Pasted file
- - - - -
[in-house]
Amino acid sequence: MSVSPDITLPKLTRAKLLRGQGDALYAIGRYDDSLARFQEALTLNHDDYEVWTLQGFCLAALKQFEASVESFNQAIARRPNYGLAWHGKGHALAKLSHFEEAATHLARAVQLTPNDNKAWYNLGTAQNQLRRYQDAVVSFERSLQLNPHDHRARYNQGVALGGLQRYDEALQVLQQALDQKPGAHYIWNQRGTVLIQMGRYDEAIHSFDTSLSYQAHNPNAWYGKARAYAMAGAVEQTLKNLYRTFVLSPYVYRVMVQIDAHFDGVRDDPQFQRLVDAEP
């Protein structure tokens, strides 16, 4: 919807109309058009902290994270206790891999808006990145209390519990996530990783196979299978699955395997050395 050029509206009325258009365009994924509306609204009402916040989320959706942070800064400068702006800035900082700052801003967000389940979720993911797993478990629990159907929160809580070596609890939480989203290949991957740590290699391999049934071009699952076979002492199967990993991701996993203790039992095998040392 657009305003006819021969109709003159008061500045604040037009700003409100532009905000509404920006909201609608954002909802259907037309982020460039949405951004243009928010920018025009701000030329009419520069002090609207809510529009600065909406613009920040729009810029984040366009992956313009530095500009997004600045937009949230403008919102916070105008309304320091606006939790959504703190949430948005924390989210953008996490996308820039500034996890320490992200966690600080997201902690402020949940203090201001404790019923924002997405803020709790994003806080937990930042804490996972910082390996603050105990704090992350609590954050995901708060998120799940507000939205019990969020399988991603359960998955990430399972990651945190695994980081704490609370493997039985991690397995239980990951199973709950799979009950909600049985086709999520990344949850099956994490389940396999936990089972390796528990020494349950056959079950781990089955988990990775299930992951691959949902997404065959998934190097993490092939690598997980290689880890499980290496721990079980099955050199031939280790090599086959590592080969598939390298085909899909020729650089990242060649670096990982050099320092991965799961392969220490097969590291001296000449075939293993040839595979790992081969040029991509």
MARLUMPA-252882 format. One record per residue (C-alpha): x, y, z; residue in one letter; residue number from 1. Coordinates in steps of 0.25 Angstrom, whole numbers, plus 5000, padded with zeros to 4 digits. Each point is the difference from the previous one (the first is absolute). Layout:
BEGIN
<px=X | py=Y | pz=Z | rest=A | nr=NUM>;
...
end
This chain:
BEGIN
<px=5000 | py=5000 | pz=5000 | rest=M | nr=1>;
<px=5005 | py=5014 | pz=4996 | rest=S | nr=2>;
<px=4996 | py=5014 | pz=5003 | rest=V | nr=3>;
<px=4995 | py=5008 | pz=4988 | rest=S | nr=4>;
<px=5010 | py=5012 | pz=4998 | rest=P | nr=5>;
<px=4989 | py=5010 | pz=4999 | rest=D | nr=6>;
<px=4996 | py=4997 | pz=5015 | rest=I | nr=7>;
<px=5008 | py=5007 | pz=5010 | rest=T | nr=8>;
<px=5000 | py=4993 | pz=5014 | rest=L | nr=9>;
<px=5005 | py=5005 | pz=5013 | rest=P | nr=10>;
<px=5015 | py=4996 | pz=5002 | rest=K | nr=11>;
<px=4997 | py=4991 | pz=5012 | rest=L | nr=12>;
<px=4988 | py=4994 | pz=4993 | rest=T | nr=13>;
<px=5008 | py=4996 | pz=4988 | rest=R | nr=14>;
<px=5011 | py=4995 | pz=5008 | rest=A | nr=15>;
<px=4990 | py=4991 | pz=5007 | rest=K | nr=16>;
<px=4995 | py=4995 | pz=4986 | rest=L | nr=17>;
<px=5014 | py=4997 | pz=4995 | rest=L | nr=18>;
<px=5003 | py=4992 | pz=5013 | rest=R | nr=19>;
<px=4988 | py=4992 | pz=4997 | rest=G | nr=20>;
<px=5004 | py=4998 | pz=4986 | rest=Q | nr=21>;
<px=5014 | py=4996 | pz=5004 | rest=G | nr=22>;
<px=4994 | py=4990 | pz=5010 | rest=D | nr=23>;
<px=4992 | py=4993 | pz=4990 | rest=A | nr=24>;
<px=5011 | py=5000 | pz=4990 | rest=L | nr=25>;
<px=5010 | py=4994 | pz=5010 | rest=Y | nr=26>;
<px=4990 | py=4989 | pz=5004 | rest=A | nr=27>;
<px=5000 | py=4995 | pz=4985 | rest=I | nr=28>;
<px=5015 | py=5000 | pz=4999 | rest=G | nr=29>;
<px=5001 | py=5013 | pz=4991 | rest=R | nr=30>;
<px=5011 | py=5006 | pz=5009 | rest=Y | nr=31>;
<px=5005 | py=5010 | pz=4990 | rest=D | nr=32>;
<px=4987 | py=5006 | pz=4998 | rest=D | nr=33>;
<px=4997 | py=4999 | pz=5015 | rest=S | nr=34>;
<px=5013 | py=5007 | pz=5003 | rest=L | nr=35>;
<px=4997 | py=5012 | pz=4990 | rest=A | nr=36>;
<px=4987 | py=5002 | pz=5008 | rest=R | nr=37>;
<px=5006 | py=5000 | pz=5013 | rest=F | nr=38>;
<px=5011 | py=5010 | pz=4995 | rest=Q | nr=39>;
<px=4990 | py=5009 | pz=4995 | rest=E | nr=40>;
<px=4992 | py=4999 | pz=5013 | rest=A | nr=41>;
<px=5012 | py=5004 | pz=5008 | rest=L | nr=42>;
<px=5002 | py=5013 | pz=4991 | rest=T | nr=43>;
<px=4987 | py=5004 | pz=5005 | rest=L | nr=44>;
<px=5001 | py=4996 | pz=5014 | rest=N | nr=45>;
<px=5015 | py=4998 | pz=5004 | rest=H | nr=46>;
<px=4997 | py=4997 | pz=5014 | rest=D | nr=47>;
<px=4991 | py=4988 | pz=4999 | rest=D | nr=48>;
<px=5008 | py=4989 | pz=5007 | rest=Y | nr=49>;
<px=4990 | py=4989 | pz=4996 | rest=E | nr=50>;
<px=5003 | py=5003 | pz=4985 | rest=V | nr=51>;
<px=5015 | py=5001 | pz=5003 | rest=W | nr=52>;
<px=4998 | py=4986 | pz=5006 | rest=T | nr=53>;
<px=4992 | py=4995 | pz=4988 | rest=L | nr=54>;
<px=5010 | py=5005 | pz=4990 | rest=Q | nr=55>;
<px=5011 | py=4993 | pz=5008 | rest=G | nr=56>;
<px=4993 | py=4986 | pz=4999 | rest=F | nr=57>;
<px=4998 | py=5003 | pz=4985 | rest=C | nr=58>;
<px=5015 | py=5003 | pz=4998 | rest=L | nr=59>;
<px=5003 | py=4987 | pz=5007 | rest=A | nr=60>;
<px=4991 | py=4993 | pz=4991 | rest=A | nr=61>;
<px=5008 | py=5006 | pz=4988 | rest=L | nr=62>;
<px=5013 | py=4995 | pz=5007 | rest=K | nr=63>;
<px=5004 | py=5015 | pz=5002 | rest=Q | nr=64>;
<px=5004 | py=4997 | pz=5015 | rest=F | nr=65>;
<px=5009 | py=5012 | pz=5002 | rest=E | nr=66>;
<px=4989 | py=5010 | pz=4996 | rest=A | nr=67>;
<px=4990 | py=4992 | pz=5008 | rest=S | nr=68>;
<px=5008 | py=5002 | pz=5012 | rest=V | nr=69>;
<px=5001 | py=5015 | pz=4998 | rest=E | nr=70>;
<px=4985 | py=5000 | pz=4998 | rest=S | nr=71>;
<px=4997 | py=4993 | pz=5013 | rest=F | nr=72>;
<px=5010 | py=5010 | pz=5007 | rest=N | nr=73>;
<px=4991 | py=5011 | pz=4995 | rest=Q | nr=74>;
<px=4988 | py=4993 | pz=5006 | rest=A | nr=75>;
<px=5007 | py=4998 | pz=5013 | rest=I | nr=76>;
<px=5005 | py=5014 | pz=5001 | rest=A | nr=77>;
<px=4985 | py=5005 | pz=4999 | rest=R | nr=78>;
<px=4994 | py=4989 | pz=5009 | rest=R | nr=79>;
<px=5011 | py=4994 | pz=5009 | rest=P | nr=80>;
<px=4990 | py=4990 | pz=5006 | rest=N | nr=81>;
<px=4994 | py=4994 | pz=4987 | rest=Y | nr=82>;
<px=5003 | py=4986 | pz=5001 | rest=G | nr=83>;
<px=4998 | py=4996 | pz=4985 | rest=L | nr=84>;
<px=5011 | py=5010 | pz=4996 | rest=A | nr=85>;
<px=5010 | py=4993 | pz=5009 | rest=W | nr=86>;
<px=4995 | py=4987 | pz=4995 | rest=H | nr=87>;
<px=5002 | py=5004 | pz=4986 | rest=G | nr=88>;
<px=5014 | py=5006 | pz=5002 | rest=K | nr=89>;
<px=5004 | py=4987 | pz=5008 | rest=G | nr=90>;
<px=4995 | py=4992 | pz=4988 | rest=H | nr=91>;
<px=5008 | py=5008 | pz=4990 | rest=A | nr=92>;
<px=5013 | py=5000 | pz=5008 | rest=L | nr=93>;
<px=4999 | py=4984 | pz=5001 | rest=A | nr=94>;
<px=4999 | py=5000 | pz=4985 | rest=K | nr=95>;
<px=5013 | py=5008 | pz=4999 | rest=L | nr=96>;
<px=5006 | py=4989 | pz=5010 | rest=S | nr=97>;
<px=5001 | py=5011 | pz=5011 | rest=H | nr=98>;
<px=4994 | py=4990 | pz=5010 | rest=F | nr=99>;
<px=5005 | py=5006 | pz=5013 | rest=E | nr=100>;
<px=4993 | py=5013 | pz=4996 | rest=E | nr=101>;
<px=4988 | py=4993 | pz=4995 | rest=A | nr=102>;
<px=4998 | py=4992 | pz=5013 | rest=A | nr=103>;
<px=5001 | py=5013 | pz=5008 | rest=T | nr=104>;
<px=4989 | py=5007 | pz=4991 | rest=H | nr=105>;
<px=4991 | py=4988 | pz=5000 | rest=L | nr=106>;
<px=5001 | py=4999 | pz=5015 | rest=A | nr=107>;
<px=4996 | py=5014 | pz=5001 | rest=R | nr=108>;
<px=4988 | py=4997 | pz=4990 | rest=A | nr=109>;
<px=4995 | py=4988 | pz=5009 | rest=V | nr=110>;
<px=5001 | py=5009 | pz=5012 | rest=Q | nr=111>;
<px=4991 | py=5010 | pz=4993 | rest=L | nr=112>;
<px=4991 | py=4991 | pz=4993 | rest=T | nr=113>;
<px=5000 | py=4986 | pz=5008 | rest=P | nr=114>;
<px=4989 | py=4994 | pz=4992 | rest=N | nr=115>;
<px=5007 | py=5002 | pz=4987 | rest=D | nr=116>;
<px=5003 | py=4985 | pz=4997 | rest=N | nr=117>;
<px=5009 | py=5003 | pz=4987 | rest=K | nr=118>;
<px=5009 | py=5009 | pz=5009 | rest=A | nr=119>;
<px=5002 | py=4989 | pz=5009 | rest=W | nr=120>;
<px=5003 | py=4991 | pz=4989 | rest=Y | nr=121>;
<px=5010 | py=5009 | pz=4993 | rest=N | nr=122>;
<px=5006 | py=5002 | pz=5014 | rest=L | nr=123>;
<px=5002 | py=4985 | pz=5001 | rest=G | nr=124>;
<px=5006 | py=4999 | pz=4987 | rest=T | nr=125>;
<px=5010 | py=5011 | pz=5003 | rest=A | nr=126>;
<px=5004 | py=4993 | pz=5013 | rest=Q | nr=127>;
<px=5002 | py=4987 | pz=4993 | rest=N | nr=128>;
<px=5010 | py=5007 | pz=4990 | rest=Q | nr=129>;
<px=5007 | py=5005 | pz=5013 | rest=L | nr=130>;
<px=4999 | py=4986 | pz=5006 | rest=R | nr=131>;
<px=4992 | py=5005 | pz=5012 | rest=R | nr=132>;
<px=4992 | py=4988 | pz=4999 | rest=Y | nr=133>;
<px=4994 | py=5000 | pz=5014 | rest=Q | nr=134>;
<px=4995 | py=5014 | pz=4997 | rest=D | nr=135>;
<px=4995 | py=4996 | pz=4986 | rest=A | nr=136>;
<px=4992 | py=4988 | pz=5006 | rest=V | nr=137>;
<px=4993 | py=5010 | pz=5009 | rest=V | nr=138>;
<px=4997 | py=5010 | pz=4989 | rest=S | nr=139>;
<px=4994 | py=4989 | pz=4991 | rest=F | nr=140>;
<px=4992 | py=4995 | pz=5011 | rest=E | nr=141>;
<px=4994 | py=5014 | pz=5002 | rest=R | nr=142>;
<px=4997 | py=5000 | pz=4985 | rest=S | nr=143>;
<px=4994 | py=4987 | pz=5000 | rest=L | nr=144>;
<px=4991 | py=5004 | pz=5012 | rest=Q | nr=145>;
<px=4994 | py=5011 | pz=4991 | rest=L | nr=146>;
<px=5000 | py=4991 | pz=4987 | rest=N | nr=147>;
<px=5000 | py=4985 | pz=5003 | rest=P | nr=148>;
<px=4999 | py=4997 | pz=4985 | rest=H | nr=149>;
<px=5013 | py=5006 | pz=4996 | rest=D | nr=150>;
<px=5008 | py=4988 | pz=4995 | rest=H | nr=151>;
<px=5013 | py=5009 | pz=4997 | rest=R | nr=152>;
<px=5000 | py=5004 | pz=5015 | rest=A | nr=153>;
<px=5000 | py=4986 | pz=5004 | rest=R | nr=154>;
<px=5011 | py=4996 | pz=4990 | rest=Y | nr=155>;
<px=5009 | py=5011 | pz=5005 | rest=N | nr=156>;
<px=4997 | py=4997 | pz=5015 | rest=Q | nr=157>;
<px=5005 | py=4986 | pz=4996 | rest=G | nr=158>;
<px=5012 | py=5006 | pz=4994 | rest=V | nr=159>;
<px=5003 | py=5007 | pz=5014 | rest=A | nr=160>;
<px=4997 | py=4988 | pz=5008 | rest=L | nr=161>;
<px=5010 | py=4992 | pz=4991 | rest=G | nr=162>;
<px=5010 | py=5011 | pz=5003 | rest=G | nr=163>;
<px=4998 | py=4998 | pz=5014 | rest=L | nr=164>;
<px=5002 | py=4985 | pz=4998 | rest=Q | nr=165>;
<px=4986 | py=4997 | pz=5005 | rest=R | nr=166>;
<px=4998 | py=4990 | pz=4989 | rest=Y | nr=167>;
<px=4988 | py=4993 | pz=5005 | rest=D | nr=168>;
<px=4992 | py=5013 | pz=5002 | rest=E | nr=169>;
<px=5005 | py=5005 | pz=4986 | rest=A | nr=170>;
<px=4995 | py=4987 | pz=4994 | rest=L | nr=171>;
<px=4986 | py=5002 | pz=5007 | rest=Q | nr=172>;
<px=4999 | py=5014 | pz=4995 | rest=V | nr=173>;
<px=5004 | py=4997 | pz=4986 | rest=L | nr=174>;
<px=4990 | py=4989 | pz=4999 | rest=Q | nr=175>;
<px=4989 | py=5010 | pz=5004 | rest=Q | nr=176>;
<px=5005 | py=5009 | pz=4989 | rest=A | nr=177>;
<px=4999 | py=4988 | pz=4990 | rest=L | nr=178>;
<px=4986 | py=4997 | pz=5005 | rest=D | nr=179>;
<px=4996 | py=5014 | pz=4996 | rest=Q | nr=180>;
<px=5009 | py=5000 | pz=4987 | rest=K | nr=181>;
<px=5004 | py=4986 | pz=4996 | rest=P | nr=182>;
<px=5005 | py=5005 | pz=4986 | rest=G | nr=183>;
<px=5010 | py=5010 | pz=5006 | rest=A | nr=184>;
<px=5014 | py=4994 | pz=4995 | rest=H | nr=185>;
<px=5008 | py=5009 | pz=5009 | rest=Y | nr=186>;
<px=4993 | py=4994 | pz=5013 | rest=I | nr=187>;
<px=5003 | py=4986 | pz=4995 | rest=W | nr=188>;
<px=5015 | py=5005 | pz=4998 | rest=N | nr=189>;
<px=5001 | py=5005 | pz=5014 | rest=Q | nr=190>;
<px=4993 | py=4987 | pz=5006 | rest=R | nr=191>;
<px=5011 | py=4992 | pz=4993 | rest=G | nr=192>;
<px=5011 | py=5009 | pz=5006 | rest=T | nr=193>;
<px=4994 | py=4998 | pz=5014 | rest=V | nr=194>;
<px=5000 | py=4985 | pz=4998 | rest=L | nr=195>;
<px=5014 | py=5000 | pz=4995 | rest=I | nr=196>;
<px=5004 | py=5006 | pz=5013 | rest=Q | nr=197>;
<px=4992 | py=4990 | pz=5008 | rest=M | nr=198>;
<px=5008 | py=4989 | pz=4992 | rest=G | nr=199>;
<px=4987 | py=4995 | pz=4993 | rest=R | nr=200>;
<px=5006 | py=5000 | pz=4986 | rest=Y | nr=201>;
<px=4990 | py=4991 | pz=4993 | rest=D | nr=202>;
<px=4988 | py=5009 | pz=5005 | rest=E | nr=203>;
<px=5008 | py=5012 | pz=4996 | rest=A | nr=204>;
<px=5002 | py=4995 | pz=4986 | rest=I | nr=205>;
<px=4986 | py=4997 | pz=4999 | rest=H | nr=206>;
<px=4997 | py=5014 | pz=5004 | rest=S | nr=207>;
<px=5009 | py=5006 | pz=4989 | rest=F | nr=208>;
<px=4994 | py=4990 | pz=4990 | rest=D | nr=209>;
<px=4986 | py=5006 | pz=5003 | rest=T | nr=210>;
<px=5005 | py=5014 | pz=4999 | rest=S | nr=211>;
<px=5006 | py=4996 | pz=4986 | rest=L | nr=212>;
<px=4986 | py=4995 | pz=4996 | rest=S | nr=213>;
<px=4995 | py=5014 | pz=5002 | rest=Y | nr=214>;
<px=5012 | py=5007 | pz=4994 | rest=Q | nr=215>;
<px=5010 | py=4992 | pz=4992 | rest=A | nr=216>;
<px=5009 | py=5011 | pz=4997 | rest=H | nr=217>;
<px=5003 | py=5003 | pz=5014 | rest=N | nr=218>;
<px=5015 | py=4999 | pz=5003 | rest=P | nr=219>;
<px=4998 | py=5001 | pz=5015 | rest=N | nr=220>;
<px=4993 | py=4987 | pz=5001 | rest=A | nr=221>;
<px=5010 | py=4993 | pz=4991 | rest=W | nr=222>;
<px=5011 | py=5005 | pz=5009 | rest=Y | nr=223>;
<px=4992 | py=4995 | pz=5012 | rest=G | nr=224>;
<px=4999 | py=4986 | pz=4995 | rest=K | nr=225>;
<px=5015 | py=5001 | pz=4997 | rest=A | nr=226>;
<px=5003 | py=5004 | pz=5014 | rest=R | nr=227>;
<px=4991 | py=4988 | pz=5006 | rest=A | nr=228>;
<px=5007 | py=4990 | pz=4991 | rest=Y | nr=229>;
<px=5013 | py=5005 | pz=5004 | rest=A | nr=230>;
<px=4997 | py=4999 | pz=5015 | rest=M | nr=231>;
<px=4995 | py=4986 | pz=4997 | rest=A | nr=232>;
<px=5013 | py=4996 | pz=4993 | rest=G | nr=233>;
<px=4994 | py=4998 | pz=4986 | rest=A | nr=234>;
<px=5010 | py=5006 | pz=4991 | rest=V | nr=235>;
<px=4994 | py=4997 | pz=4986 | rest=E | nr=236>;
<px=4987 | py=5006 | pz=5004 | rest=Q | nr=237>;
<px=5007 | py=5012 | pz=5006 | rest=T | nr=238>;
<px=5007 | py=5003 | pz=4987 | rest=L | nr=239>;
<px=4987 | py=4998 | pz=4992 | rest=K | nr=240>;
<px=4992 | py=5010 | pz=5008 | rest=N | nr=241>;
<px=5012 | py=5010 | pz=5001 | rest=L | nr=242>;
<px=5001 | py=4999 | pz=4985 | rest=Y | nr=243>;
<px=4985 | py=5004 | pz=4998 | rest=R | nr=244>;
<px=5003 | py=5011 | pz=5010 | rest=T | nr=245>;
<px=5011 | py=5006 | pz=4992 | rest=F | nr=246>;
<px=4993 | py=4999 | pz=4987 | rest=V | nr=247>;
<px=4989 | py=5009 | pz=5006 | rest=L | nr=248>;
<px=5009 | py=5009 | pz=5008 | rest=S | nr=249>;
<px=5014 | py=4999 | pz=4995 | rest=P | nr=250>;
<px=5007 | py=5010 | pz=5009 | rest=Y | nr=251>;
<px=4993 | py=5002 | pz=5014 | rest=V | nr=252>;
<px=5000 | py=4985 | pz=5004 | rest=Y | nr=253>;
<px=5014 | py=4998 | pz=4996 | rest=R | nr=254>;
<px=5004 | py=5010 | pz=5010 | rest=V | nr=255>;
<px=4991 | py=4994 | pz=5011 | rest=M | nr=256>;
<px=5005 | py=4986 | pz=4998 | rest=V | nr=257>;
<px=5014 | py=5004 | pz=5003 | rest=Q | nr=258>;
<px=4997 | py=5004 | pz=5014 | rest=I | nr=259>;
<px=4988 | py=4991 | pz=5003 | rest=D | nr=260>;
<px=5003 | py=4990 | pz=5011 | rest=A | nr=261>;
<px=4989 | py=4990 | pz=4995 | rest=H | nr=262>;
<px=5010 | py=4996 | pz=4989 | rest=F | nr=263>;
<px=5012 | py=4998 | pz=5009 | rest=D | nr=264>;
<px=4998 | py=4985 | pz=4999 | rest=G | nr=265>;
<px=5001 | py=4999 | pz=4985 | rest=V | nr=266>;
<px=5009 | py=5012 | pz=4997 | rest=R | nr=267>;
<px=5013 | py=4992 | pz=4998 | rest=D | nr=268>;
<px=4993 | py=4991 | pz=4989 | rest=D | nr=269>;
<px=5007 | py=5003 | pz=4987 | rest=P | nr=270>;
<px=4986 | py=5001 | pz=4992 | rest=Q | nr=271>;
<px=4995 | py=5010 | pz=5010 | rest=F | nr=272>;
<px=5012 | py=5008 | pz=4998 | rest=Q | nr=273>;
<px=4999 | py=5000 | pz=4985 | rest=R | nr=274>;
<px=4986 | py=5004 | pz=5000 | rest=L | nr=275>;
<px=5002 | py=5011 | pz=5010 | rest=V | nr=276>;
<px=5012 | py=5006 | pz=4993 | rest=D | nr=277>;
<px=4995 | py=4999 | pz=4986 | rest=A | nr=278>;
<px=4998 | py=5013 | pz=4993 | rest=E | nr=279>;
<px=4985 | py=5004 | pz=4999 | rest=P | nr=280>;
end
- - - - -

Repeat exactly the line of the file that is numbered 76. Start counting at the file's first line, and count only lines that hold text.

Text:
<px=5009 | py=5012 | pz=5002 | rest=E | nr=66>;